The Epiphany of the Lord

The ‘Three Wise Men’ added to the manger in the Church on the Feast of Epiphany. – Pix by Douglas Yu (More pix can be found HERE)

The ‘inclusive’ nature of the Catholic Church

KOTA KINABALU: While the secular world had taken down Christmas decorations and stopped playing the “holiday” songs in shopping malls and elsewhere, the Catholic churches, including St Simon Church Likas, are still in Christmas mood.

Officially, Christmas only ends on the Sunday after the Epiphany of the Lord, which is on the Baptism of the Lord. To coincide with the Gospel reading of the Magi paying homage to baby Jesus, the statues of the three Wise Men were added to the manger.

On the Feast of Epiphany, the rector Fr Cosmas Lee recalled a “long tradition” of the students of the Propaganda Fide College in Rome who “would be invited to serve in the Mass of the Pope that day”.

“All the other students who were not serving would have to put on their national costumes. In the college, there are students from ALL the four corners of the earth. So you will find Japanese costumes, Vietnamese, Koreans, Siamese, Malaysians… everything.”


Fr Cosmas described the colourful presence of people from various races and creeds – “from black to brown to yellow to grey to white” – to coincide with the Feast of Epiphany which reflects the inclusivity and universal nature of the Catholic Church.

“Because epiphany is that ‘colour’ – that light. It’s that revelation of God. By that revelation we have come to know Him especially His love and mercy. And that this revelation is a gift, a present,” he said.

“There is an ancient tradition in the Church that on this day of Epiphany children would be involved in the play of Epiphany. They will be dressed like the three kings and they will all come forward and put their presents at the crib. After this whole play, reenacting what happened 2,000 years ago at the visit of the Magi, the presents would be distributed and shared among the children.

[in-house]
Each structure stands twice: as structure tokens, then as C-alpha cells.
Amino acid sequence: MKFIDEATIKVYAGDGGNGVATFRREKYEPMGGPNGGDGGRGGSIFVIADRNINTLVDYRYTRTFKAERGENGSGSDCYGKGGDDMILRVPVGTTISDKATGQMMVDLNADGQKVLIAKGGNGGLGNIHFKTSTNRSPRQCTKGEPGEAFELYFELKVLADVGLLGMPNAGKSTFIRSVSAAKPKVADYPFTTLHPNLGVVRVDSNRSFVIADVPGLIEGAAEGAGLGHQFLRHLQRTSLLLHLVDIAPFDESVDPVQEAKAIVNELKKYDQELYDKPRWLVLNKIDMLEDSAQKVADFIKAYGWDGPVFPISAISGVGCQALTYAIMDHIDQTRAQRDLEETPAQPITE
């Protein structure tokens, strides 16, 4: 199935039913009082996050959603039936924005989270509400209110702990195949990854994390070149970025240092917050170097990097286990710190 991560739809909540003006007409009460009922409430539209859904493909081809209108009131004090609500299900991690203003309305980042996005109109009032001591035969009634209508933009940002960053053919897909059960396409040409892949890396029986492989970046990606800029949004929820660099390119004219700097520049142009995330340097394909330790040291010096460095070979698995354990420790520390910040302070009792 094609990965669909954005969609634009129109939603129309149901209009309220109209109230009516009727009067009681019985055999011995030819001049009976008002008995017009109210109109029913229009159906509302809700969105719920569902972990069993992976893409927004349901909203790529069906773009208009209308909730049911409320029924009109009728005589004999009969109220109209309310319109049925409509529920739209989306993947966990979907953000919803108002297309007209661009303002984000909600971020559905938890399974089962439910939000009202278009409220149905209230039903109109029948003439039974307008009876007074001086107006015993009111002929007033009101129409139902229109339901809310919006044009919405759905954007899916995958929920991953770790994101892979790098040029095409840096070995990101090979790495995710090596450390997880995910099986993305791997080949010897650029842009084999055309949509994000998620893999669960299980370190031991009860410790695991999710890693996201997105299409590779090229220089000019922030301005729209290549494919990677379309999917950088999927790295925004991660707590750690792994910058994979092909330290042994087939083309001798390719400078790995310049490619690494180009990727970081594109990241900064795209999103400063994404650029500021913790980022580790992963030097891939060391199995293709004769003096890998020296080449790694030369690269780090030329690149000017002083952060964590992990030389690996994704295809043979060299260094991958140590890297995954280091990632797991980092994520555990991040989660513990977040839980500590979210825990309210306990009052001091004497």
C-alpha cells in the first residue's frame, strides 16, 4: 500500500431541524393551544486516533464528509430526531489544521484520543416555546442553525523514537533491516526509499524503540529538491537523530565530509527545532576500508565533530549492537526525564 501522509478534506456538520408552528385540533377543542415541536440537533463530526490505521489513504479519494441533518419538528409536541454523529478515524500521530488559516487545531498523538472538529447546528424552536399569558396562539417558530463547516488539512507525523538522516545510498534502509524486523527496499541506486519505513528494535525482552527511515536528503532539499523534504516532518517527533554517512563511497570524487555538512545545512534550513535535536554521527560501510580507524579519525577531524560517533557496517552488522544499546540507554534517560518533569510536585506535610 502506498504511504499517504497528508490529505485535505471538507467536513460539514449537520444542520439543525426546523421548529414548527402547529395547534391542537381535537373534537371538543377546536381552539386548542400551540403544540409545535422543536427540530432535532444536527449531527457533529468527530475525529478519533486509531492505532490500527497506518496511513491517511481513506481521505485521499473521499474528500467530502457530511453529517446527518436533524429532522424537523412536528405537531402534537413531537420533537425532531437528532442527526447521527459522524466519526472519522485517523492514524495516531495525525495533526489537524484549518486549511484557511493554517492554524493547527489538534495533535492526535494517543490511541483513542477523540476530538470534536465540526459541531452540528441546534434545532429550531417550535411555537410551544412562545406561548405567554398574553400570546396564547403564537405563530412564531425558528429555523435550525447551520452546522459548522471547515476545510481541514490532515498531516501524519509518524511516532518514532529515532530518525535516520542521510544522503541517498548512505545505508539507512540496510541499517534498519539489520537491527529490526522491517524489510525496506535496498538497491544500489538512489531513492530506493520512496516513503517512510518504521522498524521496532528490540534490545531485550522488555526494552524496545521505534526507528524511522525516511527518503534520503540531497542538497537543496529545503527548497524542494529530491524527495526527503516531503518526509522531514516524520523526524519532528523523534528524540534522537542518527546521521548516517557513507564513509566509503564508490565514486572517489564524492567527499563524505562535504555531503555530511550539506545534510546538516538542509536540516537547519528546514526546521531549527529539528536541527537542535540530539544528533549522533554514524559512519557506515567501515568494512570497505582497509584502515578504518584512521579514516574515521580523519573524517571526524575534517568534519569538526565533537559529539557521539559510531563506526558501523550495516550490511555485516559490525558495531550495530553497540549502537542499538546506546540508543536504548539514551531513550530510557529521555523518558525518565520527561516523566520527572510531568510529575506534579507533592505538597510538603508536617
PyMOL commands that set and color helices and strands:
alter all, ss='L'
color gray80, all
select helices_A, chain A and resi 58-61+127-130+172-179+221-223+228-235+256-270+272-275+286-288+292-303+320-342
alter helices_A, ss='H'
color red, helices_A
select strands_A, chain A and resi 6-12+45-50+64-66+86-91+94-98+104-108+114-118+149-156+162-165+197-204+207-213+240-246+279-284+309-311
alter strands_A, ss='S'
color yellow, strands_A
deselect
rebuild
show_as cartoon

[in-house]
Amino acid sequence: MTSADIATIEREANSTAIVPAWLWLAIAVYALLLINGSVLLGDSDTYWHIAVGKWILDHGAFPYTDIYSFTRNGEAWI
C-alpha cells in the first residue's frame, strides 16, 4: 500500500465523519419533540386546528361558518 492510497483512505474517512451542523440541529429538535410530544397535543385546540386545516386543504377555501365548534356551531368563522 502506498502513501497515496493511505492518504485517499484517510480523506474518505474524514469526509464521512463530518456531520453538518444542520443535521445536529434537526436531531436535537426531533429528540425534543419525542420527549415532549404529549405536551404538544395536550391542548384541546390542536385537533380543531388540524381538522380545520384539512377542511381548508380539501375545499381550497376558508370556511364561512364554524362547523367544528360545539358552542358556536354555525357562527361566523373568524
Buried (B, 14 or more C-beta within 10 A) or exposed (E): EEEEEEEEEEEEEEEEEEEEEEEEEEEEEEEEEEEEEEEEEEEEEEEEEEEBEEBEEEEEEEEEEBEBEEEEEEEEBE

“Just as God gave Himself as a ‘gift’ to us. Epiphany is also very Catholic because when God revealed Himself as a gift of Love and Mercy to us, this gift, this revelation, is for all peoples – the whole spectrum of colours and creeds… ‘Catholic’ means universal.”

Fr Cosmas also shared three points on the Epiphany of the Lord:

  1. Light, revelation: “God turns on the light on Himself. He opened His heart to us. God is not someone who is secretive and hides himself from be a disciple of God is to be like Him – open – allowing our heart and our spirit be known to others. Many people are very careful, very secretive… don’t even dare tell people where they want to eat at lunch. In Sabah, I find this a terrible ‘disease’. People do not want to let people know. That’s not Godly. Our God, as we’ve come to know Him through Jesus, is one who opens His heart, taking the risk of people exploiting the knowledge of Him and His endless love, forgiveness and mercy. If you find yourself very secretive, always very cautious… be careful. Something is wrong. No one is asking us to broadcast everything about ourselves, I’m not saying that. But we need to allow ourselves to be known, and to come to know the intimate soul of each other.”
  2. This revelation is for all peoples: “We Catholic Church are very proud (that) our members come from every corner of the Earth. The blackest, the whitest, the yellowest… You find all kinds because God has no favourites. He reveals His love and mercy to all. So if we find ourselves exclusive, ada clique-ish punya… we’re not Godly. We’re not Catholics. Even in the different creeds and colours, St Paul tells us today that they all belonged to the Body of the Church in some way. So we need also be like God – inclusive – having everybody in our favour.”
  3. This Light of God (revelation) given to us as a gift: “The tradition of exchanging presents at Christmas is actually from the Feast of Epiphany, not from Christmas itself. The Eastern Orthodox Church celebrates Christmas today, or on the Feast of Epiphany. Christmas is a day of revelation, for presents, imitating the three kings bringing our gifts not just to God but to each other… without excluding anyone. We, who have received and have seen through the wrappings and the complications of life – the love and mercy of God – that we offer these gifts also sharing them with everybody.”

“So as we celebrate the Feast of Epiphany, brothers and sisters, let us first of all thank God, praising Him because He is the Light by which we can see His heart. That He has come for all and I am also for all. He came as a total gift of Himself. I, too, must become a gift to other people.”

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